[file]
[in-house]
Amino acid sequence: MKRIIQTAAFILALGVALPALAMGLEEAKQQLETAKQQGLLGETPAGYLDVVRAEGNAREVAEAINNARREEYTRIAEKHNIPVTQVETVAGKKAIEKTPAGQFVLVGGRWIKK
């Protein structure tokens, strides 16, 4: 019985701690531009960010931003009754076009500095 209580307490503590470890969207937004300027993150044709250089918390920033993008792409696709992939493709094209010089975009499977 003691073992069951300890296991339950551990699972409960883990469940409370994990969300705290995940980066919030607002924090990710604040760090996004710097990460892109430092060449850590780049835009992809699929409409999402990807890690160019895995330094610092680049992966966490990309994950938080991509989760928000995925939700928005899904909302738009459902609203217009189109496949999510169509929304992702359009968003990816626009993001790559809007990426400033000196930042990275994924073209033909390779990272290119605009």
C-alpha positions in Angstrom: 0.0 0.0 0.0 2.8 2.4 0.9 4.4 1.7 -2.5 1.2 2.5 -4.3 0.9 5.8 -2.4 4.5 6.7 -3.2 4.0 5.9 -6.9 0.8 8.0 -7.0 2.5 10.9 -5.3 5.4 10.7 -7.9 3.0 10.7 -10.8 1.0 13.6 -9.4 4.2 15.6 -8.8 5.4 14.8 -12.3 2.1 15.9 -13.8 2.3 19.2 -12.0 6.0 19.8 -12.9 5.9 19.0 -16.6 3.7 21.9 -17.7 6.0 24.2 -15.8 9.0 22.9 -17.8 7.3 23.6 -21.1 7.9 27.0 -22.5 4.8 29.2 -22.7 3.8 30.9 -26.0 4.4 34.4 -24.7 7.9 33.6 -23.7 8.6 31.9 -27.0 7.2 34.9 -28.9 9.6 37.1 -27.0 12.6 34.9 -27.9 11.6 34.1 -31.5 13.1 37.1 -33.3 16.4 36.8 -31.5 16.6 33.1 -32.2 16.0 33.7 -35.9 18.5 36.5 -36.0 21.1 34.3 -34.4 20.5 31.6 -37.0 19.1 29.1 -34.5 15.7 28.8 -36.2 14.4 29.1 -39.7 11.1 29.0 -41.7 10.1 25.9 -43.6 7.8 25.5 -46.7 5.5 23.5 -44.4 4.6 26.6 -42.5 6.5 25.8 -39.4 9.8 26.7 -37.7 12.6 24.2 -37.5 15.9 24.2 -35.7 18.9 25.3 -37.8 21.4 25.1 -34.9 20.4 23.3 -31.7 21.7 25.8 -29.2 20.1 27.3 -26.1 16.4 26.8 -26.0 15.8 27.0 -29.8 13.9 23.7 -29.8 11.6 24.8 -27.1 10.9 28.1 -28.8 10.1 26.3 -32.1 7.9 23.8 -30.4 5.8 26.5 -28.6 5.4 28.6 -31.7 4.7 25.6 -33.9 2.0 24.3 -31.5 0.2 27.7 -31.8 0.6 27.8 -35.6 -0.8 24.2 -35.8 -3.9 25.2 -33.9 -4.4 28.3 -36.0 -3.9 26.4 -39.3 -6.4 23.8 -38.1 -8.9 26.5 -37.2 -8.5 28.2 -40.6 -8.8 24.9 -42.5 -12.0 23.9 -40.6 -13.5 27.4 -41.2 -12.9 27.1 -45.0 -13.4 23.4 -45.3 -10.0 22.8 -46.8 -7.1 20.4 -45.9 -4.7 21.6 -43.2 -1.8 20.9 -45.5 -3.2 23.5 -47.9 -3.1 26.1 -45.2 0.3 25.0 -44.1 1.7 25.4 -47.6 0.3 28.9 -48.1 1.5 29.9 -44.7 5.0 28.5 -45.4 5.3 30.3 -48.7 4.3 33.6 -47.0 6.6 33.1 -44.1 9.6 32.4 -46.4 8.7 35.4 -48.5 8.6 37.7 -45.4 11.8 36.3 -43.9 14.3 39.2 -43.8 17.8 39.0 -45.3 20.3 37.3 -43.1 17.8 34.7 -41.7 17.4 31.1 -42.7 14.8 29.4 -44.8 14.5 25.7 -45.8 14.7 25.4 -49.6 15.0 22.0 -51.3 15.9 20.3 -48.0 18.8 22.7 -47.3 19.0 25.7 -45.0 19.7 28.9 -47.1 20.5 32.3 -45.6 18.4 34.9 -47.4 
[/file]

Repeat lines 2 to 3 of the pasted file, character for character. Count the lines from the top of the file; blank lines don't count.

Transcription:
Amino acid sequence: MKRIIQTAAFILALGVALPALAMGLEEAKQQLETAKQQGLLGETPAGYLDVVRAEGNAREVAEAINNARREEYTRIAEKHNIPVTQVETVAGKKAIEKTPAGQFVLVGGRWIKK
């Protein structure tokens, strides 16, 4: 019985701690531009960010931003009754076009500095 209580307490503590470890969207937004300027993150044709250089918390920033993008792409696709992939493709094209010089975009499977 003691073992069951300890296991339950551990699972409960883990469940409370994990969300705290995940980066919030607002924090990710604040760090996004710097990460892109430092060449850590780049835009992809699929409409999402990807890690160019895995330094610092680049992966966490990309994950938080991509989760928000995925939700928005899904909302738009459902609203217009189109496949999510169509929304992702359009968003990816626009993001790559809007990426400033000196930042990275994924073209033909390779990272290119605009």